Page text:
Mr. McCain, the likely Republican nominee for president, previewed a possible general election contest with Mr. Obama, the Democratic front-runner. Seizing on a comment from Tuesday night’s Democratic debate, Mr. McCain said that Mr. Obama’s plan to withdraw American troops rapidly from Iraq would leave the country in the hands of Al Qaeda or other terrorist groups.
In that debate, Mr. Obama had said in response to a hypothetical question that although he intended to withdraw American forces as rapidly as possible, he reserved the right to send troops back in “if Al Qaeda is forming a base in Iraq.”
Mr. McCain pounced on the remark. “I have some news,” he said at a town-hall-style meeting in Tyler, Tex. “Al Qaeda is in Iraq. It’s called ‘Al Qaeda in Iraq.’ My friends, if we left, they wouldn’t be establishing a base. They’d be taking a country, and I’m not going to allow that to happen.”
For far too long the Democrats have allowed the GOP to demagogue on this subject, controlling the conversation and twisting it beyond the normal limits of space and time. In Obama, we finally have somebody with a clear, distinct record of opposing the war in Iraq from the beginning, and he fired back the way these talking points should have been answered all along.
Mr. Obama, campaigning in Columbus, Ohio, responded soon after. “I have some news for John McCain,” Mr. Obama said at a large rally at Ohio State University. “There was no such thing as Al Qaeda in Iraq until George Bush and John McCain decided to invade Iraq.”
The article goes on to discuss the origins of "Al Qaeda in Mesopotamia" which is composed largely of local dissidents under foreign leadership. More to the point, it most certainly formed after (and in response to) the U.S. invasion. And this is precisely the debate we need to have shoved in the faces of American voters from now until November. I want to see Obama keep John McCain talking about Iraq every single day. I want to see McCain's smiling face on the cover of every newspaper with a quote using "Iraq" in the first sentence. I want to see footage of him on the evening news each and every night talking about Iraq.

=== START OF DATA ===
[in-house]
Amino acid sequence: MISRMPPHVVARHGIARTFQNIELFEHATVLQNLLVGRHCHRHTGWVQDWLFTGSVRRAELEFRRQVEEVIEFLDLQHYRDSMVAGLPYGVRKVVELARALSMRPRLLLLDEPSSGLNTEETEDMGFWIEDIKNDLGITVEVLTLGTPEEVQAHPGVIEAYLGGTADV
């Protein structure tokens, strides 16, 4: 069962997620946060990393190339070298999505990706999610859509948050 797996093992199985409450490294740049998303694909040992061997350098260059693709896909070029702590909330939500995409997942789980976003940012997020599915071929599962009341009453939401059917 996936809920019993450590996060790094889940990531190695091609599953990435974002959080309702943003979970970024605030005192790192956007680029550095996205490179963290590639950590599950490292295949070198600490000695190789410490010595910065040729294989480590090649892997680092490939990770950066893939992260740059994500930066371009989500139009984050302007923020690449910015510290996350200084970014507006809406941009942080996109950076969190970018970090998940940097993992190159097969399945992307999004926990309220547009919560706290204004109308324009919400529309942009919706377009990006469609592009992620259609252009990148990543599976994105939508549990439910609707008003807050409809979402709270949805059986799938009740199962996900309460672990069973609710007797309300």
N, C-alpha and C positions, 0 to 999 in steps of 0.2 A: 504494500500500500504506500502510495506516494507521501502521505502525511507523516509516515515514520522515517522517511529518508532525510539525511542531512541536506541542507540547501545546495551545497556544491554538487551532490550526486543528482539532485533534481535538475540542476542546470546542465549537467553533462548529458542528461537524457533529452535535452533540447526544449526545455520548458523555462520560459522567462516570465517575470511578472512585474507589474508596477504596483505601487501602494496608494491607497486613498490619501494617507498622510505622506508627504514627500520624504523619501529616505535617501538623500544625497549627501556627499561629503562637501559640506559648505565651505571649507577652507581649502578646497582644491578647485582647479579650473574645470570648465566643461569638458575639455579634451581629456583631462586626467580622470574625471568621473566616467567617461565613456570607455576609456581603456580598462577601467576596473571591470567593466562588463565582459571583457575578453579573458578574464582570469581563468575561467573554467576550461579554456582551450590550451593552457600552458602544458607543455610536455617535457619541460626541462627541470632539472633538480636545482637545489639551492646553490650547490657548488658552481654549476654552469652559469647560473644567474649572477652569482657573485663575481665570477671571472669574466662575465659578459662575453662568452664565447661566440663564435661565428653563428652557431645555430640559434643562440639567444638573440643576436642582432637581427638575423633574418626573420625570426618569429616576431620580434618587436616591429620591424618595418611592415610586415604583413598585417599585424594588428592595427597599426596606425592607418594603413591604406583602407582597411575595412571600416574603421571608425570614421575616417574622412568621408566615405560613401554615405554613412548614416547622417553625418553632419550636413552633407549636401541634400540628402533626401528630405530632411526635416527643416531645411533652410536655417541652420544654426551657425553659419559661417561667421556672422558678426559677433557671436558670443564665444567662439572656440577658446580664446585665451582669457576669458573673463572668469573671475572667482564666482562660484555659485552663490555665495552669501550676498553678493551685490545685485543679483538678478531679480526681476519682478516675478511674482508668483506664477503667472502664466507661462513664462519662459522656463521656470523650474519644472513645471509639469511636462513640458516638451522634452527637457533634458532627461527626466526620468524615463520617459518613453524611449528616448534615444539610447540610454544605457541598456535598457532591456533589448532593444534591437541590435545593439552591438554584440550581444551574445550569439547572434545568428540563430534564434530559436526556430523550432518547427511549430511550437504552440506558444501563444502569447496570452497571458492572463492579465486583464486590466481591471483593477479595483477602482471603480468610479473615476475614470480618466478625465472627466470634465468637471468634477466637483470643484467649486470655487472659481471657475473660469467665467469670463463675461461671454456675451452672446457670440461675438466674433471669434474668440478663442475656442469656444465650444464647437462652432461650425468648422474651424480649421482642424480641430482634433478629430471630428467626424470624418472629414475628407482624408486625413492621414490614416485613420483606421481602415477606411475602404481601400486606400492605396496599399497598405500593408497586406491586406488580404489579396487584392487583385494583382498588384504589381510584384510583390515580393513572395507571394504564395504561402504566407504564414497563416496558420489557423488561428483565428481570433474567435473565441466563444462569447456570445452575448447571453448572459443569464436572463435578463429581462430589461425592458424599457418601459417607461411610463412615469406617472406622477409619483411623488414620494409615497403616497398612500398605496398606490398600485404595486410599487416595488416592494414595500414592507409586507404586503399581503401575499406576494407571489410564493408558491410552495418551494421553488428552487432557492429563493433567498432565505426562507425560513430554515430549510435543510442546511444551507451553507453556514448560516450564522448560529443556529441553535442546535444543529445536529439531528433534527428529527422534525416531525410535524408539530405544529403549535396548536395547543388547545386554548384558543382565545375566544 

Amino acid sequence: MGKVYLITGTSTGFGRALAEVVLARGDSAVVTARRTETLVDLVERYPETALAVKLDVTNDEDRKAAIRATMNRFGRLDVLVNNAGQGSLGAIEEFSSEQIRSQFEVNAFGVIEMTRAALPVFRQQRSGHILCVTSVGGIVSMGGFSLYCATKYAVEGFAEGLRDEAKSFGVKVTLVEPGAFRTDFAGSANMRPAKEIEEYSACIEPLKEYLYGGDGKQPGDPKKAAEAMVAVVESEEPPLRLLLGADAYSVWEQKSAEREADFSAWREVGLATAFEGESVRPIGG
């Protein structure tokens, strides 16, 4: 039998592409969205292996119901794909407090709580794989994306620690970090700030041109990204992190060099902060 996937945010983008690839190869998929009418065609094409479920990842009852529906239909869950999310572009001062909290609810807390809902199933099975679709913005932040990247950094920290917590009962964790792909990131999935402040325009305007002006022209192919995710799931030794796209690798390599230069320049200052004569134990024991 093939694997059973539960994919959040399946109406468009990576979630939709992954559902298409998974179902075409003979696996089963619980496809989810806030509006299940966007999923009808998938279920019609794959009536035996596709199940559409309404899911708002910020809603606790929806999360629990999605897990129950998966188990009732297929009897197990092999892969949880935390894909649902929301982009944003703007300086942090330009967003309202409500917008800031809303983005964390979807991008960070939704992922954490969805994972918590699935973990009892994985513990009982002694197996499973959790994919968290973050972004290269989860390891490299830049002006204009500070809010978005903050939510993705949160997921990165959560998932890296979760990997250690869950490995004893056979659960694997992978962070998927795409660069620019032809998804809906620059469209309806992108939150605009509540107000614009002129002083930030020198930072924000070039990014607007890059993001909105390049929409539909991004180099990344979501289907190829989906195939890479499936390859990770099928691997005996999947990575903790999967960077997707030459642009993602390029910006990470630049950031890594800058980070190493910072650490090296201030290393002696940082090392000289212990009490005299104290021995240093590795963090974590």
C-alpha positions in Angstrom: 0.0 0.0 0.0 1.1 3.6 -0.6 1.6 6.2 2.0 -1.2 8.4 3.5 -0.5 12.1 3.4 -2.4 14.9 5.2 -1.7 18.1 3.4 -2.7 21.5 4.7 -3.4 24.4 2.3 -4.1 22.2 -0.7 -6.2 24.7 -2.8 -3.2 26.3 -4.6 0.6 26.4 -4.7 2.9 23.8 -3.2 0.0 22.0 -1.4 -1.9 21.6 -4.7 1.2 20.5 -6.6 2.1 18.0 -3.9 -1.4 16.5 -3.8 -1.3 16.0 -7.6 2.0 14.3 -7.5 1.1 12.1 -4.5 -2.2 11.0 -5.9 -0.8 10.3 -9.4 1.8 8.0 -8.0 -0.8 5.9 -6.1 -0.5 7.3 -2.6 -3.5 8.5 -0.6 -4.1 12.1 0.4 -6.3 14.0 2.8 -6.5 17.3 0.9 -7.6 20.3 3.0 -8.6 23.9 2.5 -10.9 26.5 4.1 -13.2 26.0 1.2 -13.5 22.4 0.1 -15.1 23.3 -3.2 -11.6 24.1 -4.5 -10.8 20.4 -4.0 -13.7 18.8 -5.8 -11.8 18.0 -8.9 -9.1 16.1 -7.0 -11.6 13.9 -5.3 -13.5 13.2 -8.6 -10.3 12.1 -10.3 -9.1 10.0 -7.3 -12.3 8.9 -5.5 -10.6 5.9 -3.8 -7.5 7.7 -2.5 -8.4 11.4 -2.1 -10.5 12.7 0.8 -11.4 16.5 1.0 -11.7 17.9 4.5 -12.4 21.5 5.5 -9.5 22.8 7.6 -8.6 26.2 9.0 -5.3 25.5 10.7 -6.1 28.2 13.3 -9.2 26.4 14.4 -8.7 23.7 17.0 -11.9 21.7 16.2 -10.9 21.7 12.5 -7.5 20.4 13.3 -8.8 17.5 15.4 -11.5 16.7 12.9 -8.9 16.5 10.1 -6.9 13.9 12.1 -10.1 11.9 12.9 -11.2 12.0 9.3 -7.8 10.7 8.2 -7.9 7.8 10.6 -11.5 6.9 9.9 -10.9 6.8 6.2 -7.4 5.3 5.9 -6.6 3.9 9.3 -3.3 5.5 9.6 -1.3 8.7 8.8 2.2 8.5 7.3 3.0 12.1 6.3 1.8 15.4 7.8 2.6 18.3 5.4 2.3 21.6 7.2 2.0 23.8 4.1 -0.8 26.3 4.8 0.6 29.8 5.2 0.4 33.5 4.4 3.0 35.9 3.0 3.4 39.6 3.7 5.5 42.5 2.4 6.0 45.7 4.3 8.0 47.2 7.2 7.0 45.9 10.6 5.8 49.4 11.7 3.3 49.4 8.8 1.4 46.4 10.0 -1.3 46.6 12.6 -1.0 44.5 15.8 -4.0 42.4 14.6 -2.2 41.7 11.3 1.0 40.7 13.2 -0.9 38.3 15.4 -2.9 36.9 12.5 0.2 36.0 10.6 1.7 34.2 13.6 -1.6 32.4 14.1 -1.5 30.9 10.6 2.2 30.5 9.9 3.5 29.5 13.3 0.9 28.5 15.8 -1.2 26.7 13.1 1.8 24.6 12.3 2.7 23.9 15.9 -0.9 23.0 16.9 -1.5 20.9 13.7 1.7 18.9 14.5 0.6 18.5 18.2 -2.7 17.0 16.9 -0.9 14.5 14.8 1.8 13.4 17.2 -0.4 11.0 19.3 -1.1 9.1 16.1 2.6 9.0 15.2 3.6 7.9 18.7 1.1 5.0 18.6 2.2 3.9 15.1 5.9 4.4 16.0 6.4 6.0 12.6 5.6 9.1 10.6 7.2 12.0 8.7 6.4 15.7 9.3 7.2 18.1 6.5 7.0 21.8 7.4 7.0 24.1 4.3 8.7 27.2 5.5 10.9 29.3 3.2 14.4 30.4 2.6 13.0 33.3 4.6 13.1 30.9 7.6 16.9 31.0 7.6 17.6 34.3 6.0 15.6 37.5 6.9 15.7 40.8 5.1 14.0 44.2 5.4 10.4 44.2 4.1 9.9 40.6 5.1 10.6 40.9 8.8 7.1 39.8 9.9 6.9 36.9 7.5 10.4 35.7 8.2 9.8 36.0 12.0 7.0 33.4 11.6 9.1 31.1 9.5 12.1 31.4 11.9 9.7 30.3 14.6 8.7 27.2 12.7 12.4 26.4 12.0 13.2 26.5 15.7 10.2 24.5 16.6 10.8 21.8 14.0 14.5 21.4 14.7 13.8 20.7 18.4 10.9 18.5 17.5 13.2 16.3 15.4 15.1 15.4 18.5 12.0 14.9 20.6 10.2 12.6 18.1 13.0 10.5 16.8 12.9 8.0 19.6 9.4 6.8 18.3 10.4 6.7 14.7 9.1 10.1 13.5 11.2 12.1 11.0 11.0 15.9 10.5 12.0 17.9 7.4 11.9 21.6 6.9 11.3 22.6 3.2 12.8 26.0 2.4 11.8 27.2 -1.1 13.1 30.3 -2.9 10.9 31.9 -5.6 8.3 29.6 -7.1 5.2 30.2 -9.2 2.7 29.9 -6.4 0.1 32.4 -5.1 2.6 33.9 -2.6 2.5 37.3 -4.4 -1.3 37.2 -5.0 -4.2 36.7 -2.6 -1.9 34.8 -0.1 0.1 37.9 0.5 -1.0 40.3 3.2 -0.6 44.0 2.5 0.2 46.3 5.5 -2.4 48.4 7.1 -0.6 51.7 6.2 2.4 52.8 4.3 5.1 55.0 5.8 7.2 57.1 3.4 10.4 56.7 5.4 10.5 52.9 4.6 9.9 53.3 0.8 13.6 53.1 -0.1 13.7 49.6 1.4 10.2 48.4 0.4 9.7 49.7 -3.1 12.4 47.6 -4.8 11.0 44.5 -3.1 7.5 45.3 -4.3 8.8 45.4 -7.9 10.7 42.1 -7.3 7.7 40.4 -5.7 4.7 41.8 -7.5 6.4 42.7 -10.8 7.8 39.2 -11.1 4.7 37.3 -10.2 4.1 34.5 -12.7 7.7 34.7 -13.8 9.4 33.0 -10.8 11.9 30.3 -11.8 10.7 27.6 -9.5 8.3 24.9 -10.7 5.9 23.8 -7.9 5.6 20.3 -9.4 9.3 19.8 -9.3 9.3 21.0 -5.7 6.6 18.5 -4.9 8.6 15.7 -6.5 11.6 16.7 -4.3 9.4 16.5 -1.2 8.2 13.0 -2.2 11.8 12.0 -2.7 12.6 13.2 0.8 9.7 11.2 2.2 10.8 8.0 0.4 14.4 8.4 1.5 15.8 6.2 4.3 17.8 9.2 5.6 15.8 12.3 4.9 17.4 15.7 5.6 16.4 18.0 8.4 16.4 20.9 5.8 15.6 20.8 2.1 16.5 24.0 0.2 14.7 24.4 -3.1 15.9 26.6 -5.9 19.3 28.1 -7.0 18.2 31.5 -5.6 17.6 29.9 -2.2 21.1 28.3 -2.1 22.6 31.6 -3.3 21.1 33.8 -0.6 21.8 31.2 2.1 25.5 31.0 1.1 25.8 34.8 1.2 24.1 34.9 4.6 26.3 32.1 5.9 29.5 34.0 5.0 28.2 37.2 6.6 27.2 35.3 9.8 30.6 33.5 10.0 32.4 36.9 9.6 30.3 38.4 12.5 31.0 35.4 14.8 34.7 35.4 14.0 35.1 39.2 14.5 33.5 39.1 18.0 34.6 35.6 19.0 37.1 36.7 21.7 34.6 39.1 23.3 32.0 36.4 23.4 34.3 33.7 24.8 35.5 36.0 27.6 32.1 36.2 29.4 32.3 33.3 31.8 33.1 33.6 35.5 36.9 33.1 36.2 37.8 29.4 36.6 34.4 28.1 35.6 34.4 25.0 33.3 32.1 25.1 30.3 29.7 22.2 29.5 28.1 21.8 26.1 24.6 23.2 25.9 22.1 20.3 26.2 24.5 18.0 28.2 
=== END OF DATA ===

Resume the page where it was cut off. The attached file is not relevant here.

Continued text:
And when there happens to be a lull in the conversation, I want to have Obama getting McCain to talk about NAFTA and "free trade" and how good it's been for American jobs and the wealth of the middle class. And that will lead quite nicely into keeping John McCain talking about the economy - about how important it is to keep the Bush tax cuts in place because they've led us to this great economy. (Strong and getting stronger!)
Enough nuanced conversations about which 13 people won't get health care coverage under either Hillary or Barack's health care plans. These are the conversations we need to make sure the candidates are having, loud and clear and in full view of the voters. Then, in November, we can go count the totals and we'll see which direction the public really wants our nation to go in.